Anthony Burgess wrote "Is America Falling Apart?" to highlight the faults of America with the hope that America would change rather than disintegrate. The central theme of his essay was that America was too individualistic and would benefit from giving up some of that individualism in order to be a healthier society. "Where private ownership prevails, public amenities decay or are prevented from coming into being" (Burgess 287). His view of American individualism and how America needs to change is warped by his limited experience of large metropolitan areas and believing those experiences gave him an understanding of America.
One's perspective on many of the main American issues of debate changes depending on the geographic location in which one comes to an understanding of them. Burgess would have had a different perspective if he had avoided New York City and Los Angeles in order to experience America through suburbia or some of the thousands of rural towns in between the coasts. Public transportation, which Burgess complained about the lack of, is not even an option in the vast expanses in rural America. Other issues would have also taken a different shape. The issues that are important and how to deal with them changes depending on the area through which one experiences America.
Burgess properly identified the distrust of Americans to the corporate state, yet he failed to acknowledge that this distrust of the government was what made America great (288). This mistrust can be expressed in negative forms of individualism, which Burgess observed. It can also be expressed in positive forms, which Burgess failed to see; individualism by itself is not inherently evil. Rugged individualism that is necessary for life in rural America is much different than metropolitan individualism.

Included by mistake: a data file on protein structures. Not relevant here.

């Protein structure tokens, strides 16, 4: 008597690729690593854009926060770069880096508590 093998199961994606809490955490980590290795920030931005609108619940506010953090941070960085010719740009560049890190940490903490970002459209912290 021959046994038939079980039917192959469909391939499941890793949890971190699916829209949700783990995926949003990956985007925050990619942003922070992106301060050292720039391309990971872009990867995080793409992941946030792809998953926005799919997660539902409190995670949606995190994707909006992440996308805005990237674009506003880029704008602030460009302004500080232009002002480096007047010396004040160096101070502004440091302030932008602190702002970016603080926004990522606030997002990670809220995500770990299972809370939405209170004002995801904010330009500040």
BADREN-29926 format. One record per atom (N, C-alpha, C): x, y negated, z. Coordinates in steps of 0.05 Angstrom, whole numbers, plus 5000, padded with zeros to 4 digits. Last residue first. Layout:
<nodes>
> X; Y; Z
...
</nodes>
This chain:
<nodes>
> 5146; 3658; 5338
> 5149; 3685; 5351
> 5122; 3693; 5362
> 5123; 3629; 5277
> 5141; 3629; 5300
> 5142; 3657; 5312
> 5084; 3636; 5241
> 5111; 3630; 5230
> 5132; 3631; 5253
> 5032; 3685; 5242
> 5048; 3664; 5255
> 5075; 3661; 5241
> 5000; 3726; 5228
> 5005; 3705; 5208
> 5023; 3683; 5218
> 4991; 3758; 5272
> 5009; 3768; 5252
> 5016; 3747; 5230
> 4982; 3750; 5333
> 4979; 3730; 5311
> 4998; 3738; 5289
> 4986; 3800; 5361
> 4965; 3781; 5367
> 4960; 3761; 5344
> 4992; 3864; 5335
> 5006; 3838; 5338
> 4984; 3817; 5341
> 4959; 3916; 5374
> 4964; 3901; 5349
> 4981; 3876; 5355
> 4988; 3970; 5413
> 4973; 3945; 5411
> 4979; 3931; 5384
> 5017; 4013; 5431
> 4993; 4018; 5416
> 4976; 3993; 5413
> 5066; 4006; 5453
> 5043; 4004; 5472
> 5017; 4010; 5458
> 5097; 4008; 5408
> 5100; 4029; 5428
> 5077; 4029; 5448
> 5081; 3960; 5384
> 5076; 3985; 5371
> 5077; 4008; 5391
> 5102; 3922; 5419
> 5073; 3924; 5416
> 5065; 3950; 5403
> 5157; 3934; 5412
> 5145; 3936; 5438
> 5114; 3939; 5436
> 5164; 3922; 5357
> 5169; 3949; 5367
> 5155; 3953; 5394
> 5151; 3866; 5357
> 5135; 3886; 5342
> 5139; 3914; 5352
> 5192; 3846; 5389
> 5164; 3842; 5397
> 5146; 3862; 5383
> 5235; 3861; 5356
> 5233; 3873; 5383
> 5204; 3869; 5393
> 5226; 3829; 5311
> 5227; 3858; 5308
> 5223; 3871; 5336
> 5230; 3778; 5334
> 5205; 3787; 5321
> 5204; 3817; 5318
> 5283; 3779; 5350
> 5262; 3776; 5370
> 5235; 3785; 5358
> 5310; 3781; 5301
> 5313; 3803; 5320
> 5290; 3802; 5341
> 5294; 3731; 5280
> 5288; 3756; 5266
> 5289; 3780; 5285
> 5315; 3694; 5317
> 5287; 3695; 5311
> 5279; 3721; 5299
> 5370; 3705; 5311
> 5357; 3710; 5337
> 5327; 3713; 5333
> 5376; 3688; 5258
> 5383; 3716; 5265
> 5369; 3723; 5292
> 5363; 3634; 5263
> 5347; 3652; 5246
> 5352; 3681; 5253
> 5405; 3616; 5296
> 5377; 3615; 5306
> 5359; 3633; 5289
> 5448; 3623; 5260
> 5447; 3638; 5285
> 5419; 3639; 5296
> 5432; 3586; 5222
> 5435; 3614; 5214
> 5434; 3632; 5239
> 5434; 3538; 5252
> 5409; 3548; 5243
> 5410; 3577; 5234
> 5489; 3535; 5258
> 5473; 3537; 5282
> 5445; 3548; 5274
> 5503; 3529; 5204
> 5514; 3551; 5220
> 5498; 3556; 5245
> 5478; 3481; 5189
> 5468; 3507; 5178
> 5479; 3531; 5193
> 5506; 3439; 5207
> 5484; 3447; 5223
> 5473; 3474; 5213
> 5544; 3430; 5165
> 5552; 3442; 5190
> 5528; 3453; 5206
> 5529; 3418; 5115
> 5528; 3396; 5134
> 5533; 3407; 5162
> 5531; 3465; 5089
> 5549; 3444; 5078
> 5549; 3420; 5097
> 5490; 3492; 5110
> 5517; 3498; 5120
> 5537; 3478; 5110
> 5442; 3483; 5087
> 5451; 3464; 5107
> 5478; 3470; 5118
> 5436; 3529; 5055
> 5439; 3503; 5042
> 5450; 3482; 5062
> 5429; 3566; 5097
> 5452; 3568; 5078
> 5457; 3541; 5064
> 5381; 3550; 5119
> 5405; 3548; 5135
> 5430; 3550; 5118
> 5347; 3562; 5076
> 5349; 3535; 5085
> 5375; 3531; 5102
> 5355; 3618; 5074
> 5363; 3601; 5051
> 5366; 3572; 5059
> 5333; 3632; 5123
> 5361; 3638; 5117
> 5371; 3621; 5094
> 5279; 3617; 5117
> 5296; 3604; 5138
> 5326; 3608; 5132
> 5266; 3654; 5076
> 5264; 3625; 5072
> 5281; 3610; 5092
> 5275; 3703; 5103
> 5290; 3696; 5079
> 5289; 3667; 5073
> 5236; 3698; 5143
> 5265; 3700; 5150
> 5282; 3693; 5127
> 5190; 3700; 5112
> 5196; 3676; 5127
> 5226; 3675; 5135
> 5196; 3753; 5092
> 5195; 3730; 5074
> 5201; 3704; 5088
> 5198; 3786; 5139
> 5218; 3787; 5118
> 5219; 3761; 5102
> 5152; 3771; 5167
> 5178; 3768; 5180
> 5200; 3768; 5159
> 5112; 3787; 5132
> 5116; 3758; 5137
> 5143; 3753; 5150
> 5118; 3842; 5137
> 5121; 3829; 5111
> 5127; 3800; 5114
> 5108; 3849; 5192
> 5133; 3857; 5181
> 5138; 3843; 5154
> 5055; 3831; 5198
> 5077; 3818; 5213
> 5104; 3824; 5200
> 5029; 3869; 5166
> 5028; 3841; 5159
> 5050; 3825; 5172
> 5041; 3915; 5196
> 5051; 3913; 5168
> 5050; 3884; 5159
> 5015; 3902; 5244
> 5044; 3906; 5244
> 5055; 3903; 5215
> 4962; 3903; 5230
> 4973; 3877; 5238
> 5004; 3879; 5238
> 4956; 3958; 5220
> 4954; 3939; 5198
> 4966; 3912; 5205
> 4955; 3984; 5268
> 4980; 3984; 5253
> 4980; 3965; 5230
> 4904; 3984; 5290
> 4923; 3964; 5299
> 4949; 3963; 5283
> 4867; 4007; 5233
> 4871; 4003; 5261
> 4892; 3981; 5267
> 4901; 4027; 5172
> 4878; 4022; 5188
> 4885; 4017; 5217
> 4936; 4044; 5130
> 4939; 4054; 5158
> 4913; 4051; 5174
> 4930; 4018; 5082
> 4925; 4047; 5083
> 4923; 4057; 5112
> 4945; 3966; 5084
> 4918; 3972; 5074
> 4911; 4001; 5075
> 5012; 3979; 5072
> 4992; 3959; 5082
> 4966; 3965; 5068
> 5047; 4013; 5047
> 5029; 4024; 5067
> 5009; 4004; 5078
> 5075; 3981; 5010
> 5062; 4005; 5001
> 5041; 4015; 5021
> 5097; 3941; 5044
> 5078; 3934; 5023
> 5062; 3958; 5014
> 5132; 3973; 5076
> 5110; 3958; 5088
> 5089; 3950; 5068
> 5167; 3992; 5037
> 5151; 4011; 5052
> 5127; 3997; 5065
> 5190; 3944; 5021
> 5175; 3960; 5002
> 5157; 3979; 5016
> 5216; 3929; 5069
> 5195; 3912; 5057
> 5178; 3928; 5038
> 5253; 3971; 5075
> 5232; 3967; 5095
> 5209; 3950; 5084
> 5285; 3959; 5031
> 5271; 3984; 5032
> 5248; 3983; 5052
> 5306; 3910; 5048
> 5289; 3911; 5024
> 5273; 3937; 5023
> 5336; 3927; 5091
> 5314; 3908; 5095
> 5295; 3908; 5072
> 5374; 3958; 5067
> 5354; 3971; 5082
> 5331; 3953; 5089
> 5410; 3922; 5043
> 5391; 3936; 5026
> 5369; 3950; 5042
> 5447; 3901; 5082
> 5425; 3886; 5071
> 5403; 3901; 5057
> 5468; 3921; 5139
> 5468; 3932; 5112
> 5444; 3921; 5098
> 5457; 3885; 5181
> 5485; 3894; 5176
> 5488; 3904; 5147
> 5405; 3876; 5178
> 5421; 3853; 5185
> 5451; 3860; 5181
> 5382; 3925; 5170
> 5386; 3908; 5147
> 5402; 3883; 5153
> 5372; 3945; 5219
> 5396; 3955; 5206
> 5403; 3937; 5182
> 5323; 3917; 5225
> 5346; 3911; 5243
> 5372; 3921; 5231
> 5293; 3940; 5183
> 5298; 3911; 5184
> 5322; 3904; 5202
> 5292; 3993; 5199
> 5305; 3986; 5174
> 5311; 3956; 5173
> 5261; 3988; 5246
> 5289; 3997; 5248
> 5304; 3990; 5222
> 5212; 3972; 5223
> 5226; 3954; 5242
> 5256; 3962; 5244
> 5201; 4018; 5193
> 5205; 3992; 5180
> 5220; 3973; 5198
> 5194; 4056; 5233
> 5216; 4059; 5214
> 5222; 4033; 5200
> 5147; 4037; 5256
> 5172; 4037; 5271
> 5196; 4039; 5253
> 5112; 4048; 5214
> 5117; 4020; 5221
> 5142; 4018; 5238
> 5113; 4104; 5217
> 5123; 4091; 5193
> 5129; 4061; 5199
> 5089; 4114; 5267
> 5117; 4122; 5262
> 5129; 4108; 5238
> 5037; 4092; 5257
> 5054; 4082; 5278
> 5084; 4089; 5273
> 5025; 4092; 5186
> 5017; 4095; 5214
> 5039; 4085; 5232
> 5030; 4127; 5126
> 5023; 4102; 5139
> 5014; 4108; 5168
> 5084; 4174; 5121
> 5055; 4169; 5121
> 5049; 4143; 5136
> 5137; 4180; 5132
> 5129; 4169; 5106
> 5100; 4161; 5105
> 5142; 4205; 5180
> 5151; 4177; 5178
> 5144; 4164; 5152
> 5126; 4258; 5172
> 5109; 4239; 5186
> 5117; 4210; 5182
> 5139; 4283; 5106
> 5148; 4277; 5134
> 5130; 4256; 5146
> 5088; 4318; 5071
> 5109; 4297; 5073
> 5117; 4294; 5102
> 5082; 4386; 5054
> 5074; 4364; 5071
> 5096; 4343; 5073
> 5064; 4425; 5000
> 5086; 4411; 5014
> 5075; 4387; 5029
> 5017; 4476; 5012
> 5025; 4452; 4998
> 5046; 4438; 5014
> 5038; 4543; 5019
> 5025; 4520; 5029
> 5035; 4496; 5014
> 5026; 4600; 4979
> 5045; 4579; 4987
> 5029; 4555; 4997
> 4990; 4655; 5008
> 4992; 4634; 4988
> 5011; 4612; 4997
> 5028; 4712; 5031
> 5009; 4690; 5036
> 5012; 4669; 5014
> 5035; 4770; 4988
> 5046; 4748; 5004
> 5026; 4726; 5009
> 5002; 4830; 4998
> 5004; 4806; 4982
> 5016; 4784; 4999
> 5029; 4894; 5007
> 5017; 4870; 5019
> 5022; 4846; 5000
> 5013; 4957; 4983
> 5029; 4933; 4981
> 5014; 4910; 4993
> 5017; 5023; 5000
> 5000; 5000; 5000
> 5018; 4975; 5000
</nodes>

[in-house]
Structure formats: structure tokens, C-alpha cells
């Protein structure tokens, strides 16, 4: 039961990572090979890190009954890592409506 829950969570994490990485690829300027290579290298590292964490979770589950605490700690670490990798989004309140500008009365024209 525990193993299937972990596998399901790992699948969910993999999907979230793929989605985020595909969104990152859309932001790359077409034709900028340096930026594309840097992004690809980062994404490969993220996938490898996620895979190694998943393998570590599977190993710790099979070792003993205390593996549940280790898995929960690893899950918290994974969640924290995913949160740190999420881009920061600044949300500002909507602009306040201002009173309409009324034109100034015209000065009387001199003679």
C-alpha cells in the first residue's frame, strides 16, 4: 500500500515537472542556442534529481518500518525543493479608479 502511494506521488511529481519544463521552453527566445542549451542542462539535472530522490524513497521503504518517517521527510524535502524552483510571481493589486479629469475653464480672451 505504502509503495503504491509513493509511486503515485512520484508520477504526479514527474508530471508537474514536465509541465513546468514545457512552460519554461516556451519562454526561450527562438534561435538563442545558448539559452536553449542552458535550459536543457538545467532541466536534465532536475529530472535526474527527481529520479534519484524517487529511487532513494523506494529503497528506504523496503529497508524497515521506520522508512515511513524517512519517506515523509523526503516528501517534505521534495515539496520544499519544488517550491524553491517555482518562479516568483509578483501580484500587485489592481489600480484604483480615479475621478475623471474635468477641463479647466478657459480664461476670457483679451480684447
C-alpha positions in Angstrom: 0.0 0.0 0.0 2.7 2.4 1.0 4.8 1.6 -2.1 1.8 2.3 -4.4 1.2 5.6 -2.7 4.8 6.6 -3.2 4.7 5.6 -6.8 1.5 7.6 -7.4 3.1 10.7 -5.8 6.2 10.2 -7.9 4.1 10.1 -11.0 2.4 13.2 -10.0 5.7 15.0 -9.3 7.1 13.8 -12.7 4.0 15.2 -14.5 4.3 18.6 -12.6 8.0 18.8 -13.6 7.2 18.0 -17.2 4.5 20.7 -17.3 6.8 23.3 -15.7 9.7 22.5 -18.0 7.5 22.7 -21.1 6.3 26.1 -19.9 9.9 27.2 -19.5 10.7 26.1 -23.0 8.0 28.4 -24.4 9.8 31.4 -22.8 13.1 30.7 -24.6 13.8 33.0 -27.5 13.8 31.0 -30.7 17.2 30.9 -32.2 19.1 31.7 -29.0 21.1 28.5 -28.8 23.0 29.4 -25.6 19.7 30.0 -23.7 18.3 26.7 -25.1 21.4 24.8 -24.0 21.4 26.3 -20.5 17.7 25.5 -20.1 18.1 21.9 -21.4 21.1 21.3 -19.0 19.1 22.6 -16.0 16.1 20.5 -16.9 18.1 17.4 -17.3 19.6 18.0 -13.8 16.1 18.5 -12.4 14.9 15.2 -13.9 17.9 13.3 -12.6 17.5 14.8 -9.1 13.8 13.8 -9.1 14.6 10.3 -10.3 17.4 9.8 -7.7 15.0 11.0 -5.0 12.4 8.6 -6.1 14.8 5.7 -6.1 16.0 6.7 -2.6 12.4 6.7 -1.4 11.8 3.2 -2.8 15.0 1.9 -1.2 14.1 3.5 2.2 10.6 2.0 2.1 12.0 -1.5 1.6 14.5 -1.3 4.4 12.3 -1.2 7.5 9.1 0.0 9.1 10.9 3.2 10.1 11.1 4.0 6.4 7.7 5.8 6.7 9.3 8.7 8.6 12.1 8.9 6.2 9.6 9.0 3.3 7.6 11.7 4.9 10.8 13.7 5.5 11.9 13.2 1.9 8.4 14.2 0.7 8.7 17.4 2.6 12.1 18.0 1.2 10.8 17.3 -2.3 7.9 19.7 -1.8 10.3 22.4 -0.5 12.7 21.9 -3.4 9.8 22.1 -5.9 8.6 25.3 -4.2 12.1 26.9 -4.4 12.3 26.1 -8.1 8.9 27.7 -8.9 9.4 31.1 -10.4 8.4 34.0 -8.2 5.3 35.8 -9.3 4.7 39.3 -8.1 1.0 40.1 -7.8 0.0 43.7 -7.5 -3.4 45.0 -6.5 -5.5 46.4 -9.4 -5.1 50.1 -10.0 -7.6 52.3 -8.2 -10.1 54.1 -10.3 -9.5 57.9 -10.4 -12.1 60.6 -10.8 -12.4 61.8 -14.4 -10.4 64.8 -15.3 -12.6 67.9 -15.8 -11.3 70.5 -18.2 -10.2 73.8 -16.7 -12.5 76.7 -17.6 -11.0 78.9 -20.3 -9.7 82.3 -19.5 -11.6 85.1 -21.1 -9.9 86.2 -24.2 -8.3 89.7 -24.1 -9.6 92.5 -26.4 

Burgess proposed more socialism as the solution for America (291). The dilemma is that when the government becomes involved in any area of life, freedoms are taken away. A recent example is a "freedom crisis" in Prince George County, Maryland, just outside of Washington D.C. The state attorney, a judge, and school officials believe that it is necessary for students to get vaccinated in order to attend school. They are forcing every student to get vaccinated or the parents will be sent to jail (Md.). This is the inevitable result of people allowing the government to make decisions for them. Freedoms are always relinquished when programs are implemented for the "greater good."
The crisis in Prince George County is an example which illustrates the danger of the conclusion Burgess came to as a result of his misunderstanding of America. The fear of Americans was realized: Government interference took away freedoms. This justifies the deeply-rooted anti-government sentiment that can be traced all the way back to the founding of this nation when the first ten amendments to the Constitution, the Bill of Rights, were written to protect the citizens from the government (United). This anti-government sentiment takes root all the way back to the early colonists: "The great majority left Europe to worship God in the way they believed to be correct" (Library).